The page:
Religious Entitlement For The Rest Of Us

August 22nd, 2011

Do unto others as is personally convenient unto you.

I originally wrote the following article—rated the greatest article of all time by an independent body that I just formed—for the July 2010 edition of Outlooks magazine. Despite being published under the Slap banner, I never actually posted it on this site. Practically unforgivable, I know. But it’s here now! So, enjoy!

I’m thinking of starting a religion. The climate seems right for it. Catholics are shaken by their church’s sexual abuse coverups, Anglicans are on the verge of an unreconcilable split, and Scientologists have been facing a credibility crisis ever since the release of the secret Xenu sex tapes.

Now, I don’t expect the First United Church of Slap will be very popular on the outset, but I’m optimistic that people will overcome their initial hesitations. For one, Slapelicans won’t be required to accept quite as much dogma as other religious followers. As a non-prophet organisation, FUCS won’t promote any particular mythology about the origins of the universe and meaning of our existence. The big selling point of FUCS, rather, is its central, culturally-relevant tenet of personal entitlement.

The entitlement tenent generously extends existing religious rights to cover pretty much anything. This not only gives each Slapelican an automatic importance over all non-members (and even members that you don’t agree with), but you get to practise it in the form of everyday discrimination without the threat of legal consequences. Just imagine it: Are you a vegetarian working at a government registrar’s office? With the FUCS entitlement tenet, simply refuse to issue hunting licenses. Come from a background where women just don’t traditionally handle finances? Deny them a bank account. Do the reserved clothing styles of Conservative Party members offend your sense of style? Kick them off your bus. Don’t worry about any feelings of guilt or personal responsibility; another bus will probably come along soon, and I’m sure other people will probably be willing to fill in the services for you. Of course, the best part about all of this is that the legal paperwork is already being taken care of by existing religions.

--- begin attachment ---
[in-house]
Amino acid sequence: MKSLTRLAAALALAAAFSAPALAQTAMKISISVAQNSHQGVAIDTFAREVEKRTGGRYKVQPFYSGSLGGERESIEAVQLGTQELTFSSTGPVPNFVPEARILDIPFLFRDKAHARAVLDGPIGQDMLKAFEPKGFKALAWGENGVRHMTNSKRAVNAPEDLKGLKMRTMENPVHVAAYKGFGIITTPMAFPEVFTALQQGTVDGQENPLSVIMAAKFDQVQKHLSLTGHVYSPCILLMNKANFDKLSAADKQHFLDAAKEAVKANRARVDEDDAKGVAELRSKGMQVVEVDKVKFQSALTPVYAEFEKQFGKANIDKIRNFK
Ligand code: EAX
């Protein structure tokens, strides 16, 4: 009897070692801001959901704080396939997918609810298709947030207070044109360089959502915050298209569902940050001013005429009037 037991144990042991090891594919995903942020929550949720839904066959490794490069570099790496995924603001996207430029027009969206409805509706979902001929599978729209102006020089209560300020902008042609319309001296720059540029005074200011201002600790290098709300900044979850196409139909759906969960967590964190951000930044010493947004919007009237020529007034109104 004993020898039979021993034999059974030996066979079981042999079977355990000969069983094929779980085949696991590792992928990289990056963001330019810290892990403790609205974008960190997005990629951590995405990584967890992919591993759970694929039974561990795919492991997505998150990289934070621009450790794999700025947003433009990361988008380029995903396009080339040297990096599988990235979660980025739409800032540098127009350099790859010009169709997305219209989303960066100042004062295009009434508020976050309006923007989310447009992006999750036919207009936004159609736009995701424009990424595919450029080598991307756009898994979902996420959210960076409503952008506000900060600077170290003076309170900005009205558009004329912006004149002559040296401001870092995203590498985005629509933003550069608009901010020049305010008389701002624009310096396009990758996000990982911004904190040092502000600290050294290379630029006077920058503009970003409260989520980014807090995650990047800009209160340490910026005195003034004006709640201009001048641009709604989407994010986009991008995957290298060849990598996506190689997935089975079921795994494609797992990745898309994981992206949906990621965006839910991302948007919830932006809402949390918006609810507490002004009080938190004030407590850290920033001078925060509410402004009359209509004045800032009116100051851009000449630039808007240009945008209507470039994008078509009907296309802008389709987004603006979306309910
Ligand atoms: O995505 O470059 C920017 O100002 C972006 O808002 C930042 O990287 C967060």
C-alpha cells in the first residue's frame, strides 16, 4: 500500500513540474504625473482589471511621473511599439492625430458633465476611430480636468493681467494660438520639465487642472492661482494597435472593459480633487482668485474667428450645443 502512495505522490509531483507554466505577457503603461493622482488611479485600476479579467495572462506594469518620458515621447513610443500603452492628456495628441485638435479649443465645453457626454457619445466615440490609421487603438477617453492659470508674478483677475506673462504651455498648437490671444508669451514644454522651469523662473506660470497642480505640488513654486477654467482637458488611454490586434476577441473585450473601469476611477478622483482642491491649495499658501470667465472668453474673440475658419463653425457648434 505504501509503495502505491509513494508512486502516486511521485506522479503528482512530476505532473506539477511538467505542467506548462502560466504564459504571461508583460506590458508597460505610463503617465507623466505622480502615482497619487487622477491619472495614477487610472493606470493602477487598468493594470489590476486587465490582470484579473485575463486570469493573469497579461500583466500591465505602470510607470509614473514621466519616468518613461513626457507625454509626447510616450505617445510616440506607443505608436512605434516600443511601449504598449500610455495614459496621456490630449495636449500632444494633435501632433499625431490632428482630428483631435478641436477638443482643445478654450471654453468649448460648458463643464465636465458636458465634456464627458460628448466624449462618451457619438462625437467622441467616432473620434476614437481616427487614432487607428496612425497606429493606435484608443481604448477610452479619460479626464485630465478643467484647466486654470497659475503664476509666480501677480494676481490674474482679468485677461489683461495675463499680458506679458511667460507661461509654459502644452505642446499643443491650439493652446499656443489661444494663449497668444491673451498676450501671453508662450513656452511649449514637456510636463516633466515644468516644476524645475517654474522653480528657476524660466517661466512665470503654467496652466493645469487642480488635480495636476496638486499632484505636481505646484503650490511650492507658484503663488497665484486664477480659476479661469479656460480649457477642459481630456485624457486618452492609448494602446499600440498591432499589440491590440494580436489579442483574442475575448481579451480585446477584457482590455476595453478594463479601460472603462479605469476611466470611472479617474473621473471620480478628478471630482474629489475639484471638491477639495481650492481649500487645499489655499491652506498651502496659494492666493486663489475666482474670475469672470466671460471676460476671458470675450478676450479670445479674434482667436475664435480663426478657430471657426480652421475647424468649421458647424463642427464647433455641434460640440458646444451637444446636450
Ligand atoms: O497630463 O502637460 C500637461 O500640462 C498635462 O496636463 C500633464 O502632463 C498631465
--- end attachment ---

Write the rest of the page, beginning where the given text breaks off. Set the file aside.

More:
Don’t be skeptical; Even though Canada has, since the 1960s, garnered a reputation of tolerance and equality even beyond those of many other leading constitutional countries, work on the legality of the entitlement tenet is noticeably progressing.

Just last month, the Human Rights Commission heard arguments from a Christian couple in Grand Forks, British Columbia who claimed they have the right to turn away gay customers from their business. As Christians, they argued, it violated their personal religious freedoms to accommodate gay guests at their bed and breakfast. A decision in this case is still pending, but—for the sake of all Slapelicans and the entitlement tenet—the tribunal will hopefully accept the famous biblical precedent about turning people away from inns and rule in favour. If not, persistence will pay off eventually; an identical case from Stratford, PEI in 2001 had ruled in favour of a gay couple who were denied lodging at the Beach View Bed and Breakfast, but that hasn’t stopped this case from being heard nine years later.

Bed and breakfasts aren’t the only battle front, either. This summer, the province of Saskatchewan drafted and submitted a bill that will make it legal for civil marriage commissioners in the province to refuse to perform marriage services for gay couples. The bill was proposed after a Christian civil marriage commissioner was fined for refusing to perform his duties for a gay couple; the government, overcome with sympathy for the poor marriage commissioner who can no longer able to discriminate as he sees fit, even presented the bill to the Supreme Court to obtain advice on how to implement it without facing pesky legal challenges from Canada’s Charter of Rights and Freedoms. If it passes, civil marriage commissioners—and perhaps all other regular citizens providing non-religious services—will be able to pick and choose for whom who they can offer their public services based solely on their privately held prejudices.

So, things are looking up for FUCS and Slapelicans. Once these cases make the entitlement tenet a legal possibility, the church will be ready to operate, tax-free. And with other religions footing the bill for the legal groundwork, FUCS will be ready to pass the savings directly to you in the form of reduced initial membership fees.

Unless you’re grey-eyed, Harper-faced, or from Moose Jaw, of course. I don’t think I’d care to serve your types.